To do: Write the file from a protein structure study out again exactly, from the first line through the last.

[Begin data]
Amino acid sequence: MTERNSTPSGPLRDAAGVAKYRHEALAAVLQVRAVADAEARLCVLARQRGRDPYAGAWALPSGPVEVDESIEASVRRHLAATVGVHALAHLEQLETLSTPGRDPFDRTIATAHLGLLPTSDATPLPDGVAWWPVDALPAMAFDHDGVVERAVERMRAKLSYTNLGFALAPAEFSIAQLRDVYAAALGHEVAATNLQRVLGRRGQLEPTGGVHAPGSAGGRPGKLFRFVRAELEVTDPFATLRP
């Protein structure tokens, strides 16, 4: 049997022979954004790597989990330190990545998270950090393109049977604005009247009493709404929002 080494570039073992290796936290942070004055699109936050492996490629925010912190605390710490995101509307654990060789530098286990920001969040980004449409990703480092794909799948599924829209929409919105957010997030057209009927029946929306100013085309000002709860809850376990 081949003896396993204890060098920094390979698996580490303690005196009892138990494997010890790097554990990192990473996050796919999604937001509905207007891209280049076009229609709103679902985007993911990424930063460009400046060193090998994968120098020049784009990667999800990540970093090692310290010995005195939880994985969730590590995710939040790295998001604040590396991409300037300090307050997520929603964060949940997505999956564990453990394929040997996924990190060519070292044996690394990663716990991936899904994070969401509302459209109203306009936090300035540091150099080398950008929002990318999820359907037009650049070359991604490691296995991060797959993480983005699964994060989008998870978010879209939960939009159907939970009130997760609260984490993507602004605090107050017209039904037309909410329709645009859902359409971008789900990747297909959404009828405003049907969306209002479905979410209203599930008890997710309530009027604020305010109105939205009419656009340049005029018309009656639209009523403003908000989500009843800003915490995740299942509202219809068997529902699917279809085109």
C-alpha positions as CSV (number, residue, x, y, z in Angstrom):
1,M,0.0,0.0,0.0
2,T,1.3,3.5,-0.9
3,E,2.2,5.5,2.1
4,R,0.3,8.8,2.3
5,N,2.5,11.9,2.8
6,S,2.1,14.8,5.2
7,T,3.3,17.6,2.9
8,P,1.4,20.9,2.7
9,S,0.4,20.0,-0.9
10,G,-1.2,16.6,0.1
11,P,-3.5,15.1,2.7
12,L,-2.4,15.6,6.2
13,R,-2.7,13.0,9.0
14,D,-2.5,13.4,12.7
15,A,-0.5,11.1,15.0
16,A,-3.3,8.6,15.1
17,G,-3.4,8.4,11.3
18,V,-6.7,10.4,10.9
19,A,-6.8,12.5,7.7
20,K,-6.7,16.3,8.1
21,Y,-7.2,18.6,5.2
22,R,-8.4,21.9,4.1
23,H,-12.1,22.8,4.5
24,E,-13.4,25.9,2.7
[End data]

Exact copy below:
Amino acid sequence: MTERNSTPSGPLRDAAGVAKYRHEALAAVLQVRAVADAEARLCVLARQRGRDPYAGAWALPSGPVEVDESIEASVRRHLAATVGVHALAHLEQLETLSTPGRDPFDRTIATAHLGLLPTSDATPLPDGVAWWPVDALPAMAFDHDGVVERAVERMRAKLSYTNLGFALAPAEFSIAQLRDVYAAALGHEVAATNLQRVLGRRGQLEPTGGVHAPGSAGGRPGKLFRFVRAELEVTDPFATLRP
């Protein structure tokens, strides 16, 4: 049997022979954004790597989990330190990545998270950090393109049977604005009247009493709404929002 080494570039073992290796936290942070004055699109936050492996490629925010912190605390710490995101509307654990060789530098286990920001969040980004449409990703480092794909799948599924829209929409919105957010997030057209009927029946929306100013085309000002709860809850376990 081949003896396993204890060098920094390979698996580490303690005196009892138990494997010890790097554990990192990473996050796919999604937001509905207007891209280049076009229609709103679902985007993911990424930063460009400046060193090998994968120098020049784009990667999800990540970093090692310290010995005195939880994985969730590590995710939040790295998001604040590396991409300037300090307050997520929603964060949940997505999956564990453990394929040997996924990190060519070292044996690394990663716990991936899904994070969401509302459209109203306009936090300035540091150099080398950008929002990318999820359907037009650049070359991604490691296995991060797959993480983005699964994060989008998870978010879209939960939009159907939970009130997760609260984490993507602004605090107050017209039904037309909410329709645009859902359409971008789900990747297909959404009828405003049907969306209002479905979410209203599930008890997710309530009027604020305010109105939205009419656009340049005029018309009656639209009523403003908000989500009843800003915490995740299942509202219809068997529902699917279809085109």
C-alpha positions as CSV (number, residue, x, y, z in Angstrom):
1,M,0.0,0.0,0.0
2,T,1.3,3.5,-0.9
3,E,2.2,5.5,2.1
4,R,0.3,8.8,2.3
5,N,2.5,11.9,2.8
6,S,2.1,14.8,5.2
7,T,3.3,17.6,2.9
8,P,1.4,20.9,2.7
9,S,0.4,20.0,-0.9
10,G,-1.2,16.6,0.1
11,P,-3.5,15.1,2.7
12,L,-2.4,15.6,6.2
13,R,-2.7,13.0,9.0
14,D,-2.5,13.4,12.7
15,A,-0.5,11.1,15.0
16,A,-3.3,8.6,15.1
17,G,-3.4,8.4,11.3
18,V,-6.7,10.4,10.9
19,A,-6.8,12.5,7.7
20,K,-6.7,16.3,8.1
21,Y,-7.2,18.6,5.2
22,R,-8.4,21.9,4.1
23,H,-12.1,22.8,4.5
24,E,-13.4,25.9,2.7